For private fund advisers, the audit exception is still available. Under the proposal, however, the audit provision is available for "entities" and private funds (e.g., separately managed accounts). Moreover, there is a new requirement that the auditors must agree to promptly notify the SEC of an audit report that contains a modified opinion, resignation or dismissal or other termination of the engagement of the accountant.
As previously discussed, the proposal states that an adviser with "discretionary authority" to trade client assets has custody. But discretionary advisers can rely on an exception from the surprise examination requirement if (i) the client assets are maintained with a qualified custodian and (ii) their authority is limited to instructing the custodian to trade assets to settle exclusively on a DVP basis. The proposal also retains the Custody Rule's exceptions from the surprise examination requirement for firms that have custody solely because they deduct fees from client accounts and where an adviser’s related person has custody but is operationally independent. But can an adviser have more than one “sole basis” for custody and still rely on the exemption from a surprise examination, or are they mutually exclusive? For example, the adviser has discretionary authority to trade DVP securities and deducts its fees directly from the client's accounts. According to the proposal, the adviser can do both and rely on the surprise examination exemption.
Similarly, advisers that have custody because of a standing letter of authorization (SLOA) could also claim an exemption from the surprise examination requirement under the proposal. The exemption requires that the SLOA meet certain requirements, including the client’s written authorization allowing the adviser to direct the qualified custodian to transfer assets to a third-party recipient on a specified schedule.
Exemptions for privately offered securities and physical assets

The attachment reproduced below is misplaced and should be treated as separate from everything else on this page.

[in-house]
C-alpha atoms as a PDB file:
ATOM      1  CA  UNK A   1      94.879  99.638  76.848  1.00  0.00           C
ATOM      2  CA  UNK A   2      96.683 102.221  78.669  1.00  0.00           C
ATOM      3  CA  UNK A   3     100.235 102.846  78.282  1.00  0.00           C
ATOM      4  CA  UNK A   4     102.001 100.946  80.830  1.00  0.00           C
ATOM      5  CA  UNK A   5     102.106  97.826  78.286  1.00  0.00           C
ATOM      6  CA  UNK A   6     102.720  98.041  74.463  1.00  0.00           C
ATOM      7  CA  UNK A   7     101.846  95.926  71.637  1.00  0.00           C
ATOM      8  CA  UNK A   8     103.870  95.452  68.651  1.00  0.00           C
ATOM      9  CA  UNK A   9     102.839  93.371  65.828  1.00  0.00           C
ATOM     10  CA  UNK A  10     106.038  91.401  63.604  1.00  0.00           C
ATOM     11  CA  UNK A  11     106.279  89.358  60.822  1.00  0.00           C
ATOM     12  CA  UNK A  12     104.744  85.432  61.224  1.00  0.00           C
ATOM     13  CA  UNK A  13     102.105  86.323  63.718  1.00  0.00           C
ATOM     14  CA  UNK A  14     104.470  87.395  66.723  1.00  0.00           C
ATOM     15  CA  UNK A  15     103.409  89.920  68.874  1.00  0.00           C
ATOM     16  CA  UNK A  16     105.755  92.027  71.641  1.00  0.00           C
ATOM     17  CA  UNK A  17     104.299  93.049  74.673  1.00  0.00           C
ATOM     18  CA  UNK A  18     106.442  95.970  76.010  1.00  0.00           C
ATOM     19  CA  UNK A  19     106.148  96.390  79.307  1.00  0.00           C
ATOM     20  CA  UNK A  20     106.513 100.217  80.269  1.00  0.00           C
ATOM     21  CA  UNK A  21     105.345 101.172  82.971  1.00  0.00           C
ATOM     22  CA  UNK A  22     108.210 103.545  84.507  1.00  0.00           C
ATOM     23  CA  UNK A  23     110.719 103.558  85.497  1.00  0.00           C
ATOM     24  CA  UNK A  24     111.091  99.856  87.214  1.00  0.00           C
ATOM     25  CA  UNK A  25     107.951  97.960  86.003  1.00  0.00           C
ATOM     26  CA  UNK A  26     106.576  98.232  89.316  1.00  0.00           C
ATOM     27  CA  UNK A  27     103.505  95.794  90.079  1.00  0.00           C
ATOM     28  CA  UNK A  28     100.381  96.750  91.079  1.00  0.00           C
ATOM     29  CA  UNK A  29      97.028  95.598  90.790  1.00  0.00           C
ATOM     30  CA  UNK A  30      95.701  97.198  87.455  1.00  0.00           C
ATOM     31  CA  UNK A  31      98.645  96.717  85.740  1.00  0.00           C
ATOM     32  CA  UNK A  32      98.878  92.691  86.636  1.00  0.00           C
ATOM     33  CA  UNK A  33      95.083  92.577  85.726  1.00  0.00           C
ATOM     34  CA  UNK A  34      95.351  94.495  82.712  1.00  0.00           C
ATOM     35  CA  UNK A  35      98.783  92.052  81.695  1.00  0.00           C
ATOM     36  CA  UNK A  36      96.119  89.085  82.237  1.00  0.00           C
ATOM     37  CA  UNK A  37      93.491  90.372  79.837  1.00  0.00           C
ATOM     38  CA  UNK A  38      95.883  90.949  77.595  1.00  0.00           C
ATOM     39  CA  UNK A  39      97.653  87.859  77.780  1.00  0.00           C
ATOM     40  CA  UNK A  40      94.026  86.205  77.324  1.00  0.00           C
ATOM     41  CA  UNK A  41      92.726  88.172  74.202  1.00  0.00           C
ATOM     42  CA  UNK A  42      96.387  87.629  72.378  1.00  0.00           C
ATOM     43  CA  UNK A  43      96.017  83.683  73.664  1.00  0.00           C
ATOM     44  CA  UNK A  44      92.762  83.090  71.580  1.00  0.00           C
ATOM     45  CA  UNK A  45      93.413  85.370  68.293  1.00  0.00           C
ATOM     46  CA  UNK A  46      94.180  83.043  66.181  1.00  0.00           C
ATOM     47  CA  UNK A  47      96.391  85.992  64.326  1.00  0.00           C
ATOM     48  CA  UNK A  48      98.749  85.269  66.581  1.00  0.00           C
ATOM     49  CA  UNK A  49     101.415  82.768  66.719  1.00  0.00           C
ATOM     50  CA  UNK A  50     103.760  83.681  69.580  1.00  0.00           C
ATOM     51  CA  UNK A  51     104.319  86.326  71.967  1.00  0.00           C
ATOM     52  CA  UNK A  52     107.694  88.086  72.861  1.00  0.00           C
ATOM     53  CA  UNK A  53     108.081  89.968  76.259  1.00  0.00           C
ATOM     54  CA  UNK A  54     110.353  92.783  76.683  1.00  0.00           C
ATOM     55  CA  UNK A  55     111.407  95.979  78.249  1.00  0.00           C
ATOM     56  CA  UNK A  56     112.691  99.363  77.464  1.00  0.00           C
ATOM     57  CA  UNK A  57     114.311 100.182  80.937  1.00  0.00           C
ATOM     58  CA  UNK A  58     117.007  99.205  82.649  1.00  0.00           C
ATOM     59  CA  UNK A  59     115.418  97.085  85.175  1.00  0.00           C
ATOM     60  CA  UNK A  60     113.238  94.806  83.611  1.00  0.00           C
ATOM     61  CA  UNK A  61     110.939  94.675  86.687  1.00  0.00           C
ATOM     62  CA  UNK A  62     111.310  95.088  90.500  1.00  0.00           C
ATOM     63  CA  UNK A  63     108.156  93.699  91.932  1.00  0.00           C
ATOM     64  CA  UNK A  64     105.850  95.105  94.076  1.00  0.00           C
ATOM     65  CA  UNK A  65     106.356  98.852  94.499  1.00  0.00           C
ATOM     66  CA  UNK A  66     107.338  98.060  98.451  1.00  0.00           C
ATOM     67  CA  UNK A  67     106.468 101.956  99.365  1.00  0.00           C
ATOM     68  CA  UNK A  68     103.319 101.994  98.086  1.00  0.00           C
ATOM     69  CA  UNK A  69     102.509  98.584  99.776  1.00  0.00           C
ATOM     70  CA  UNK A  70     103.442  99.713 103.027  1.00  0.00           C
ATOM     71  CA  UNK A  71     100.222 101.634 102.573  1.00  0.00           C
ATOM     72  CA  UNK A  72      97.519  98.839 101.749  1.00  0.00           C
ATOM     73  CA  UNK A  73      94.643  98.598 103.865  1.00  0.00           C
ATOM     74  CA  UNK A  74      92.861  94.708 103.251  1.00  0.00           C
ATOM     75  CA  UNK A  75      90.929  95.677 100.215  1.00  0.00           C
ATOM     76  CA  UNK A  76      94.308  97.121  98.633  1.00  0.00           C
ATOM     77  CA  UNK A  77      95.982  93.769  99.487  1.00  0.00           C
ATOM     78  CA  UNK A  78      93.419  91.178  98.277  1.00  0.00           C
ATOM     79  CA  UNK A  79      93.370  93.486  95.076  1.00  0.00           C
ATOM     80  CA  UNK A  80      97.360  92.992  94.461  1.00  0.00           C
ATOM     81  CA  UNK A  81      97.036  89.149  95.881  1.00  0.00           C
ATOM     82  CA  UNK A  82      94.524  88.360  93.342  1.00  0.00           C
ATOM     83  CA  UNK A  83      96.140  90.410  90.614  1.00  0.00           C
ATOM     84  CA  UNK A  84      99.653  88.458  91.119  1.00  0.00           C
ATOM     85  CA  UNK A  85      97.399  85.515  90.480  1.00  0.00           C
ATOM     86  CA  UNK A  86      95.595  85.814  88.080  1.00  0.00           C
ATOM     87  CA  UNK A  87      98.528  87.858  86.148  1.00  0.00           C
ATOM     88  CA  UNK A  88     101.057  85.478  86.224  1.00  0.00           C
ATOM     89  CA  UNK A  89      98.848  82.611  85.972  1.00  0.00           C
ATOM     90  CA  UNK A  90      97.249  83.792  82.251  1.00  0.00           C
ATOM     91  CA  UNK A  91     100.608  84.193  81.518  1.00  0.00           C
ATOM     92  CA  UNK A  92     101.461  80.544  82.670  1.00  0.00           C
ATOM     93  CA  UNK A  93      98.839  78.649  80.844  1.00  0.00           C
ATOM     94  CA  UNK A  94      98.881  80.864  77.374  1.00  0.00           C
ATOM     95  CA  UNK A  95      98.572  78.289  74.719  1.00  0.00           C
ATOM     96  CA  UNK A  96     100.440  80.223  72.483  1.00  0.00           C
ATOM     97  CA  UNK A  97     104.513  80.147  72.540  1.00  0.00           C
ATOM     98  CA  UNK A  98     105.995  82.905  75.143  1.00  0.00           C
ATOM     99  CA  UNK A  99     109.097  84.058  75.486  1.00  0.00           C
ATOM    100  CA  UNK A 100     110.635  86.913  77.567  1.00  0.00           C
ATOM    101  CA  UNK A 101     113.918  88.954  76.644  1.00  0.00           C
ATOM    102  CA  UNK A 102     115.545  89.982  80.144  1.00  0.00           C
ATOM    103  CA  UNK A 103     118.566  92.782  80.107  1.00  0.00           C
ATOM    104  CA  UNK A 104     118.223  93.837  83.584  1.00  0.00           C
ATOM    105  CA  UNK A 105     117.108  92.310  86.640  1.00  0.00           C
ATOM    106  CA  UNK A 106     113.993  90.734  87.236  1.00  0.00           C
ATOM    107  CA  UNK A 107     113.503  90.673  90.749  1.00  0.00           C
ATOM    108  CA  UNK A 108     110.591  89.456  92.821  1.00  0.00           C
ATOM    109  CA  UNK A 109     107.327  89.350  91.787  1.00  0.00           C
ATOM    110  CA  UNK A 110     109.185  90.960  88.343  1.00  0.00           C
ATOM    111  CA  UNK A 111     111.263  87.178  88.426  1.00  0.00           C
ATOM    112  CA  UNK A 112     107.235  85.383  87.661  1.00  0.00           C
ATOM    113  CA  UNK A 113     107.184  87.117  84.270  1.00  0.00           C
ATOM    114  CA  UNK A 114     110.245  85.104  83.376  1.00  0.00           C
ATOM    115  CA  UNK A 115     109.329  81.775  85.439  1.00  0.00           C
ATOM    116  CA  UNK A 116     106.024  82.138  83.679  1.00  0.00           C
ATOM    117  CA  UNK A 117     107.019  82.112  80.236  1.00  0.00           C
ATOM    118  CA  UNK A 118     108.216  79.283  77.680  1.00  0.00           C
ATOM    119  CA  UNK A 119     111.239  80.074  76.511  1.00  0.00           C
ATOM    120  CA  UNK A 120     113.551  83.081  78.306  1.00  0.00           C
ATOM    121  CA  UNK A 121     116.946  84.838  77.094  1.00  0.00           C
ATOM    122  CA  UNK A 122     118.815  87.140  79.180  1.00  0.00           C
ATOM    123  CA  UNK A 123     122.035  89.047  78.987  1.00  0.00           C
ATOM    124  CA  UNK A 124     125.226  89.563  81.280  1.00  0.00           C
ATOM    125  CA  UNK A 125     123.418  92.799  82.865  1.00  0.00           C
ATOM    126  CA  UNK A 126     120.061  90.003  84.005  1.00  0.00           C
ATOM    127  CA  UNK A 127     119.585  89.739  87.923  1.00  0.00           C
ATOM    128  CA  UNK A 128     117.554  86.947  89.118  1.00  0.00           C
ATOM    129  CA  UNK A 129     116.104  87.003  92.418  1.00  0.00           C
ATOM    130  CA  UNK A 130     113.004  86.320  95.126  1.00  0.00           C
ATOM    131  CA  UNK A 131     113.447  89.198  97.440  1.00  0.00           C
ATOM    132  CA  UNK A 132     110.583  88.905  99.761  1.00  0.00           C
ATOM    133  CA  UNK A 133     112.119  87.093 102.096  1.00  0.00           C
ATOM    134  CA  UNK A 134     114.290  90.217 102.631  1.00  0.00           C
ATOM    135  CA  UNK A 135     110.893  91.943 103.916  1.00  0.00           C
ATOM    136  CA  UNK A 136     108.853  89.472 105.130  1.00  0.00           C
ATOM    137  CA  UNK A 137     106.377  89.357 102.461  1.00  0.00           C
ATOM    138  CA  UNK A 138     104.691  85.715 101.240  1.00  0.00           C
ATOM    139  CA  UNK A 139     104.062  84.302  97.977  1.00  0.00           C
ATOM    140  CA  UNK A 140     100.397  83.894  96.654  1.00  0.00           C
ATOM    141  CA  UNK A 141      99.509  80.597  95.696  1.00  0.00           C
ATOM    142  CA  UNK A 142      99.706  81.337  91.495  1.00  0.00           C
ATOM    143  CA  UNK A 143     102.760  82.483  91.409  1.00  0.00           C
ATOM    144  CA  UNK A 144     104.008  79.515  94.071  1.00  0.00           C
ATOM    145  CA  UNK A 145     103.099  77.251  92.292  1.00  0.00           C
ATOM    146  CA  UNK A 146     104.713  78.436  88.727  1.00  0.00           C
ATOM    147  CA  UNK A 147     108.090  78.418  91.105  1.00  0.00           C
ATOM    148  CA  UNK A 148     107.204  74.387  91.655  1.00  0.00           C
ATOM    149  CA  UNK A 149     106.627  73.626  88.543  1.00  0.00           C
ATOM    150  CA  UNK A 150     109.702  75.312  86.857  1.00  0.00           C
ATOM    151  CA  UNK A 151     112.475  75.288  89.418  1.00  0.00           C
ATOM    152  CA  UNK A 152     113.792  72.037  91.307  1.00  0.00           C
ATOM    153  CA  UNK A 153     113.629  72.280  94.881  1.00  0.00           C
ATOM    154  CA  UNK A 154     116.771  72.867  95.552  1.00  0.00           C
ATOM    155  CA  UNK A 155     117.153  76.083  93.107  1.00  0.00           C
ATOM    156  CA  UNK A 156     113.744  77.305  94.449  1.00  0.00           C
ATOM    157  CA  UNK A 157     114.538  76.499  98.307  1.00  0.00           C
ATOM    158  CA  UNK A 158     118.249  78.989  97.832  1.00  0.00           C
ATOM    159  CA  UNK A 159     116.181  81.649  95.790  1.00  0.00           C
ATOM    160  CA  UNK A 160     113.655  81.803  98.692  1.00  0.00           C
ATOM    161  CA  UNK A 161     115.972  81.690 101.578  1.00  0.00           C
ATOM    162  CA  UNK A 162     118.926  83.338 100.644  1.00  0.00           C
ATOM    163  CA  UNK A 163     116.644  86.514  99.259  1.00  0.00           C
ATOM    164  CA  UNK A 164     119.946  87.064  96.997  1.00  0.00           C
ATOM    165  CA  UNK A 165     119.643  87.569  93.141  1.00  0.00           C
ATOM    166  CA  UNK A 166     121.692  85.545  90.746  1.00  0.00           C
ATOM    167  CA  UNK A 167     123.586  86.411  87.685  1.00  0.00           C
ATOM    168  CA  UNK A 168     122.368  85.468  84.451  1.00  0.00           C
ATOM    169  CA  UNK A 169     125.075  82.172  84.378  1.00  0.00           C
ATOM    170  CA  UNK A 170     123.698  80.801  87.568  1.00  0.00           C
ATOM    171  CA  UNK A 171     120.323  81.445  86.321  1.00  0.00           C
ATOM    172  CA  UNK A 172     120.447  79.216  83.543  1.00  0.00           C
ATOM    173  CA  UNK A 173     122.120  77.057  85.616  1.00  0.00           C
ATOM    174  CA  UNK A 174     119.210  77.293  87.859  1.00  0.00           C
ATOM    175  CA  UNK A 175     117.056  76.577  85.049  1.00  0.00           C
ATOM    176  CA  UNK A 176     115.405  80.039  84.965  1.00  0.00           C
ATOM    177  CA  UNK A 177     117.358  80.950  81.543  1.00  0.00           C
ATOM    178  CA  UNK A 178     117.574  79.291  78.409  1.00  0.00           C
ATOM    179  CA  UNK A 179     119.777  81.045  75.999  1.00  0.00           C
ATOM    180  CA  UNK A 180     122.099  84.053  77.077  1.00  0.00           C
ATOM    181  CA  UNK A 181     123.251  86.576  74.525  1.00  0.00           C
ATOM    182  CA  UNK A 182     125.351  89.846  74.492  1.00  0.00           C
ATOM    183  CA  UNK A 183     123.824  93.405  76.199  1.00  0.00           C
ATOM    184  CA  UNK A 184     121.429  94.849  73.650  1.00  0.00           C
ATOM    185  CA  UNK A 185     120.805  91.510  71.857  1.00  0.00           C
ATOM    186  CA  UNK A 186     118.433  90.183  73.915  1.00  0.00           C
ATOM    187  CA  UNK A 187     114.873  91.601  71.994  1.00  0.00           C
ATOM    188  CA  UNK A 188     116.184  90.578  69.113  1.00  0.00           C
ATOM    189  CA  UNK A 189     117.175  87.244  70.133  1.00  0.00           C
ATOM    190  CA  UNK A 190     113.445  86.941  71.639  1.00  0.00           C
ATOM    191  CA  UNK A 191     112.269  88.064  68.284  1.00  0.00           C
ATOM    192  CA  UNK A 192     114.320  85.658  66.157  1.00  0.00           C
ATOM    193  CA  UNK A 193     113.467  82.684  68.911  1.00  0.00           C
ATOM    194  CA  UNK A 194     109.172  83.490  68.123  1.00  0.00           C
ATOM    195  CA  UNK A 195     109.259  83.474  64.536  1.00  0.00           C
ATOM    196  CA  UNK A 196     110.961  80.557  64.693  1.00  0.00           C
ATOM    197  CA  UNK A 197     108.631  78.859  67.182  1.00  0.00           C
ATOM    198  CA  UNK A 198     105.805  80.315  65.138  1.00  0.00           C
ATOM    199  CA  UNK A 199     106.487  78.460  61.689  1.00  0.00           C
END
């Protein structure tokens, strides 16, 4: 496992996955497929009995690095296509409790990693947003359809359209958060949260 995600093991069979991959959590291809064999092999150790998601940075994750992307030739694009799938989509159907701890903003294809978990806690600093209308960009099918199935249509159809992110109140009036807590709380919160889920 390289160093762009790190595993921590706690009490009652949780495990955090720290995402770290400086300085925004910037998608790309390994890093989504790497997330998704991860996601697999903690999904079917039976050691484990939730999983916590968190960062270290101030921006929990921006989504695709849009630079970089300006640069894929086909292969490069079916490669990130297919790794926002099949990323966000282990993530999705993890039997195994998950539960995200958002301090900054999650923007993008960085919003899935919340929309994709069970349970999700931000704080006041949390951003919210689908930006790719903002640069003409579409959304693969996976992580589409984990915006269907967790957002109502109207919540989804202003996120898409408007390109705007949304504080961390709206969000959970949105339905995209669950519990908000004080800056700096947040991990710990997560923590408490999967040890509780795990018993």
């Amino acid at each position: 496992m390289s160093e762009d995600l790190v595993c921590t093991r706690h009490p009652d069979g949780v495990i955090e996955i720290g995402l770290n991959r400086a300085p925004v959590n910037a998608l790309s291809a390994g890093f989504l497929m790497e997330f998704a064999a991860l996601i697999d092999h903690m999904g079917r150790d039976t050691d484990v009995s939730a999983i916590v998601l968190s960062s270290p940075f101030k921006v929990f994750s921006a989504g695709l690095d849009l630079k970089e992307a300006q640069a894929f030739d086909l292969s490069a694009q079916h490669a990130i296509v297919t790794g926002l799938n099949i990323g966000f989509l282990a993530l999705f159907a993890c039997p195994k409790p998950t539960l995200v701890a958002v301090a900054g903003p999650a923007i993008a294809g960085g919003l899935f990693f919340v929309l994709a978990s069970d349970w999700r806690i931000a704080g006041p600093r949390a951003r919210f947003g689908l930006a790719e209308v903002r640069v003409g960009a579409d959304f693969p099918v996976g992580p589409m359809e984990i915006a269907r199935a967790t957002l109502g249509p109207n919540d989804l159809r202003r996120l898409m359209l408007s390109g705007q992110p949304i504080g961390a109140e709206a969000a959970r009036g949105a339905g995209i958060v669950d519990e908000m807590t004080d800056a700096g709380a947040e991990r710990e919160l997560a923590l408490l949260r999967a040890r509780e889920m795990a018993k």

In the proposal, the SEC acknowledges that some assets cannot be maintained with a qualified custodian, including privately offered securities and physical assets. Accordingly, the proposed rule provides an exception to the qualified custodian requirement for those types of assets, provided that the adviser can “reasonably determine” and document that asset ownership cannot be recorded and maintained by a qualified custodian. To make this determination, the SEC suggests that the adviser "obtain a reasonable understanding of the marketplace of custody services available for each client asset for which it has custody." Of course, at the same time, the SEC recognizes that the marketplace for custodying such assets may be underdeveloped.
The proposal leaves many open questions for investment advisers about how they can "reasonably determine" that a qualified custodian is incapable of maintaining custody of such assets since the proposal does not discuss how to achieve custody. For example, in the case of real assets or uncertificated private securities, would custody be achieved by holding evidence of the original ownership documentation (such as a real estate deed or LLC operating agreements) with a qualifying custodian? The SEC has historically approved this approach under the custody rule (FAQ, Question VII.2,) where the SEC said that an adviser could satisfy the Custody Rule by keeping the originally signed subscription agreement (instead of the security itself) with a qualified custodian or having the custodian act as nominee for the limited partnership.
For the assets not being held by a qualified custodian, the adviser must safeguard them from theft, misuse, misappropriation, or financial reversals, including the adviser's insolvency. Finally, the adviser must also engage an independent public accountant to verify the existence of the assets by either a surprise examination or audit. As part of the engagement, the adviser must notify the accountant of any asset purchase, sale, or transfer of beneficial ownership within one business day. The adviser must also notify the independent public accountant of any purchase, sale, or other transfer of beneficial ownership of these assets within one business day so the accountant can verify the transaction. In addition, the independent public accountant must notify the Division of Examinations within one business day after finding any "material discrepancies" while performing its procedures.
The proposal also includes amendments to Advisers Act Rule 204-2, the books and records rule, requiring advisers to maintain more detailed records of trade and transaction activity and Form ADV.
The SEC will accept comments on the rule proposal for 60 days after its publication in the Federal Register.
How we help
We can help you to navigate the evolving regulatory landscape while considering the complexity of your firm’s unique compliance requirements. Our advisory team can assist you with developing and maintaining your compliance manual, policies, and procedures for a range of topical challenges.
For more information about the SEC’s proposed changes to the Custody Rule, or how ACA can help you comply with the updated requirements, please contact your ACA consultant or contact us here.